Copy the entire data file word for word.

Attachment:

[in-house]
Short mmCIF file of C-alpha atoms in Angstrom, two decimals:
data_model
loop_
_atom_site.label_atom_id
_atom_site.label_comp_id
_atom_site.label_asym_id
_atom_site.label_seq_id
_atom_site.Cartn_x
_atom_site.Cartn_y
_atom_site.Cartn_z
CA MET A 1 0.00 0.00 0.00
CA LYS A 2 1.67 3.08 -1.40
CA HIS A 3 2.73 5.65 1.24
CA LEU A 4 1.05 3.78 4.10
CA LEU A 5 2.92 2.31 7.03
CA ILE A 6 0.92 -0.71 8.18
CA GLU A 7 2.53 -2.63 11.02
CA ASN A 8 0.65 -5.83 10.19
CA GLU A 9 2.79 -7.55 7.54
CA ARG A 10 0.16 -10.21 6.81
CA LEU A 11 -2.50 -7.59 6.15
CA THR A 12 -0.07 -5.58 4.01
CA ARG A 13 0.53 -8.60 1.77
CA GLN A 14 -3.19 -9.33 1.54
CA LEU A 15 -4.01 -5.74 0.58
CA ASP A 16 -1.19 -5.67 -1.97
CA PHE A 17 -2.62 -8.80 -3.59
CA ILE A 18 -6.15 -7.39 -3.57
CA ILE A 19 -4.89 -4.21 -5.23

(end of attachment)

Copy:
[in-house]
Short mmCIF file of C-alpha atoms in Angstrom, two decimals:
data_model
loop_
_atom_site.label_atom_id
_atom_site.label_comp_id
_atom_site.label_asym_id
_atom_site.label_seq_id
_atom_site.Cartn_x
_atom_site.Cartn_y
_atom_site.Cartn_z
CA MET A 1 0.00 0.00 0.00
CA LYS A 2 1.67 3.08 -1.40
CA HIS A 3 2.73 5.65 1.24
CA LEU A 4 1.05 3.78 4.10
CA LEU A 5 2.92 2.31 7.03
CA ILE A 6 0.92 -0.71 8.18
CA GLU A 7 2.53 -2.63 11.02
CA ASN A 8 0.65 -5.83 10.19
CA GLU A 9 2.79 -7.55 7.54
CA ARG A 10 0.16 -10.21 6.81
CA LEU A 11 -2.50 -7.59 6.15
CA THR A 12 -0.07 -5.58 4.01
CA ARG A 13 0.53 -8.60 1.77
CA GLN A 14 -3.19 -9.33 1.54
CA LEU A 15 -4.01 -5.74 0.58
CA ASP A 16 -1.19 -5.67 -1.97
CA PHE A 17 -2.62 -8.80 -3.59
CA ILE A 18 -6.15 -7.39 -3.57
CA ILE A 19 -4.89 -4.21 -5.23